Why Does Your Aquarium Glass Get Algae?
Algae comes in all different shapes and sizes. Most commonly it will either be green or brown in color and if left unchecked, can obscure the view and vibe of your pretty aquarium. It can grow on literally any surface in your aquarium: Plants, rocks, wood, substrate and even your glass! Today we will discus the different ways and tools you can use to most effectively get rid of algae and bacteria growing on the inside of your glass.
What Else Can Make Your Aquarium Not Clear?
Your aquarium might also be impacted by algae and or bacteria growing in the water, not just on the glass. This will cause the water to be cloudy and no matter how much you remove it from your glass it will still not improve your view. Check out this previous article to learn all about how to resolve and prevent cloudy aquarium water.
Best 5 Tools For Cleaning Your Aquarium Glass
To effectively keep you aquarium glass clean and clear, you definitely need a few tools. It can be really tough to completely prevent things like algae from growing on you glass and its often not a sign of a larger problem.
- Long or short wand style scrapers
- DIY scrapers
- Magnet scrapers
- Aquarium safe sponge cleaners
- Microfiber cloths
Long Handle Aquarium Scrapers
Aquarium scrapers come in all different sizes and styles. Some have special titanium blades, while others utilize plastic cards. Either one of these types will work well to scrape off even the toughest algae. A couple of my favorites can be found below:
- Flipper Scraper
- Continuum AquaBlade
I personally like the Flipper scraper and all the sizes available. You can use the plastic cards that each one comes with, or swap it out for an old credit or gift card when it eventually gets dull. This is basically a DIY scraper, just with a very nice handle that can help you target the hardest to reach areas of your fish tank.
I also really like the Flipper Nano scraper for its small size and additional algae pad on the back for the less intense clean jobs. All of Flippers scrapers are both glass and acrylic safe, no need to worry about scratches!
You can use a few different tools that you may have laying around the house. The obvious benefit here is that it wont cost you anything and can be just as good as a store bought item. One of my favorites for when the green spot algae is extra stubborn is a razor blade. Razors wont scratch glass if used properly, but you definitely don't want to use them on acrylic tanks.
As mentioned above, plastic cards can also work well. I prefer to use razor blades on hard water stains near the top of my tanks but also use them on nano aquariums or any tank that allows me to get my full arm in. Razor blades are most useful on algae near the bottom of the substrate where you can reach. Be careful though, razor blades can cut you if your not paying close attention :)
Sponge Style Scrapers
These are probably my least favorite style of scraper, but still worth a mention. In theory they should work great. they are made with an abrasive sponge like material that will remove most types of algae and not scratch your glass. My problem stems from the ergonomics. When I use these styles of scrapers, I find myself always having to flip it around or change my angle just to get the right amount of pressure where I need it.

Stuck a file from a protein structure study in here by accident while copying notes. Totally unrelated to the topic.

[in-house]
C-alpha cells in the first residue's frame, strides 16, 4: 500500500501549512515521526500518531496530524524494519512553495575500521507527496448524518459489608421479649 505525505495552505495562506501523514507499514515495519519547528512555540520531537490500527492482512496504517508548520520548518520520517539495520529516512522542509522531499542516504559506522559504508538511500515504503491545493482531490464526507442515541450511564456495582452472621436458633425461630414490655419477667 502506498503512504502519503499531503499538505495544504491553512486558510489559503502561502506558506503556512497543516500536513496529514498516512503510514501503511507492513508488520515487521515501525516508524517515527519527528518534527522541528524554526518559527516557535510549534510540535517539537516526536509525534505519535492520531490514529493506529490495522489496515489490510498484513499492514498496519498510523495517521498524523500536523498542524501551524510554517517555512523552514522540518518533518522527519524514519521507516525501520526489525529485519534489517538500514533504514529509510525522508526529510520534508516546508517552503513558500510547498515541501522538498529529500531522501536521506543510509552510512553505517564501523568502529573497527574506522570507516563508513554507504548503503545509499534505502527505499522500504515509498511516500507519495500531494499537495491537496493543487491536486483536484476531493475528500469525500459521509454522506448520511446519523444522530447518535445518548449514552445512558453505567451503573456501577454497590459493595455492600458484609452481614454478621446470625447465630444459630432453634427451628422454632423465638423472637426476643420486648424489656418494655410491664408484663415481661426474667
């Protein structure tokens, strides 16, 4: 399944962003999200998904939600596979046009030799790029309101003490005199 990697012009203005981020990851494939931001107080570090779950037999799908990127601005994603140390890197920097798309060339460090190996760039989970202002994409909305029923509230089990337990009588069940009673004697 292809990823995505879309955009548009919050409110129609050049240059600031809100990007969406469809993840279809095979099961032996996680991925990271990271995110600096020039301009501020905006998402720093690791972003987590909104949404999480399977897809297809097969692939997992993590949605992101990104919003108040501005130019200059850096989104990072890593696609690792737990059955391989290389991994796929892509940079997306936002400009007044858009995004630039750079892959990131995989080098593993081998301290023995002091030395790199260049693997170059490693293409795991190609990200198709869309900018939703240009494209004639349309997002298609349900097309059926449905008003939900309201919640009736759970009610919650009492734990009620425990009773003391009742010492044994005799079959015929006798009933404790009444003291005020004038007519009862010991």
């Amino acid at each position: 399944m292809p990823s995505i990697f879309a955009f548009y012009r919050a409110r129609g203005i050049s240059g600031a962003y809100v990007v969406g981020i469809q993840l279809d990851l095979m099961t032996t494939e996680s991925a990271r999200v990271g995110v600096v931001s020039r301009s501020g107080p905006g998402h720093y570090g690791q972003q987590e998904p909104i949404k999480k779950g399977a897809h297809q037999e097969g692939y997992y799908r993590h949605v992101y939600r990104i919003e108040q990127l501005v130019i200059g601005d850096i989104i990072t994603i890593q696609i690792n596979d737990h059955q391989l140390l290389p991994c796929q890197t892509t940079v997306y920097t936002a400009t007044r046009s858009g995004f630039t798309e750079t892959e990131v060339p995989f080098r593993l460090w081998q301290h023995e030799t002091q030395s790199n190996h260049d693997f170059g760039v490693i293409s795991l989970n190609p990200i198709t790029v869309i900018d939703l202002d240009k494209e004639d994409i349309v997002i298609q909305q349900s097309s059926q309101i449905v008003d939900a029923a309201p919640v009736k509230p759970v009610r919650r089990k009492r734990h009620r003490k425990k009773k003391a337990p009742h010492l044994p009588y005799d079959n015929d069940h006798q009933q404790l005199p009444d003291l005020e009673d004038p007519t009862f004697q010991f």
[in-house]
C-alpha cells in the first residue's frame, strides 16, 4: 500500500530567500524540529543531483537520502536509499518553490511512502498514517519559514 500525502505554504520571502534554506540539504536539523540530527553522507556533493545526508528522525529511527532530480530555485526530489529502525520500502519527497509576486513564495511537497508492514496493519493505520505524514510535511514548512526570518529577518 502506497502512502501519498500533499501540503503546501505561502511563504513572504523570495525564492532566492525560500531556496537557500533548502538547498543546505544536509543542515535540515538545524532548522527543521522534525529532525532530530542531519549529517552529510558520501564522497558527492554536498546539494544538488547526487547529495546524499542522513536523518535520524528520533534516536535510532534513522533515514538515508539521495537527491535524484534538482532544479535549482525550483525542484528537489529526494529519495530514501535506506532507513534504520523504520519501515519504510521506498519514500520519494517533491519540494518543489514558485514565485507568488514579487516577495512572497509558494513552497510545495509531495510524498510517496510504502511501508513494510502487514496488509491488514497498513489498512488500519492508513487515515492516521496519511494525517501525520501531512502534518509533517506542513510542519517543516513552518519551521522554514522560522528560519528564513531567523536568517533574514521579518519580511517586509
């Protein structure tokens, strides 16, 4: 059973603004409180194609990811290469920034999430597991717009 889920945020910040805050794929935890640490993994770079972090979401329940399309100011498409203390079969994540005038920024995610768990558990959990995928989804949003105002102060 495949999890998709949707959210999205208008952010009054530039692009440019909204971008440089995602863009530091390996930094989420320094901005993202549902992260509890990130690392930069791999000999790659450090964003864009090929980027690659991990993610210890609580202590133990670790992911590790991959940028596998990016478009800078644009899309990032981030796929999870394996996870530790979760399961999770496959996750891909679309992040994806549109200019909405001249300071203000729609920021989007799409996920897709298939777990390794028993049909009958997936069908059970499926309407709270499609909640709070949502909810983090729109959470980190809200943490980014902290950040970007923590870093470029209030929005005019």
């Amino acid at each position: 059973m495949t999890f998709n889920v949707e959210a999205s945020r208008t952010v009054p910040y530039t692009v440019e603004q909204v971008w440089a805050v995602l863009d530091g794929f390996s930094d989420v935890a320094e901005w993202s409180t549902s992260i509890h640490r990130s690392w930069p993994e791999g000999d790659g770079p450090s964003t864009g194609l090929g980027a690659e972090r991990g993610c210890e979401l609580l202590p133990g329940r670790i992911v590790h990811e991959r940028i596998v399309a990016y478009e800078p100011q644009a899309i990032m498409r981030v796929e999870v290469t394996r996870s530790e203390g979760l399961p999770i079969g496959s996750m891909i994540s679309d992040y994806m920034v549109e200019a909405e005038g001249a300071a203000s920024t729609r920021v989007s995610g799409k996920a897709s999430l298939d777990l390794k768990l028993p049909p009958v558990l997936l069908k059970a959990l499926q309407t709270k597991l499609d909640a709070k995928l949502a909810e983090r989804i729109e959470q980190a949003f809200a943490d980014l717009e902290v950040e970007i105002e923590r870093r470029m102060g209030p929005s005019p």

Magnet scrapers have got to be my favorite tools for getting rid of front panel aquarium algae. They are easy to use, you don't have to get your hands and arms wet and they won't scratch your glass as long as you keep them free of sand and other debris. Here are some popular magnet scrapers I've used:
- Mag Float
- Nano tank (white label)
Again, I prefer the Flipper brand of one simple reason being usability. One side is a durable back of sponge like material that works on easy stuff and great for regular daily or weekly cleaning. When you let thing go for a while, you can flip it over seamlessly and make use of a titanium scraping blade that works great on the notorious green spot algae.
They also just came out with a floating version of the Flipper so if you happen to loose the in tank portion, you don't have to reach all the way into your tank. My hands have never been more dry!
While the Flipper does have a small tank version, it's still pretty large for a nano tank. I've been using these random off label scrapers for a while now. They are perfect for little aquariums, this image is of my 6 gallon Waterbox. I would prefer these to be a square or rectangular shape, that might make it better for cleaning right along the seams.
Overall, I still recommend you check these out if you have a nano tank and want to have the ease of cleaning your glass without getting your hands wet.
Once the inside of your tank is clean, you got to do something about all the water that inevitably end up on the outside! Yes you can use paper towels, newspaper or even a regular old fishroom towel, but I prefer to be extra carful with my tanks and use microfiber towels.
Luckily, we have some custom microfiber towels that also come with a free holograpic Betta fish sticker! Support the blog and the YouTube channel by shopping around our site :)
Don't Forget To Style Up You Tank With Our Static Clings!
I think that just about it for cleaning your aquarium glass. I hope this quick list pointed you in the right direction and helps you get the job done! Preventing algae form showing up on your glass can be difficult, if its the only algae you are experiencing consider yourself lucky!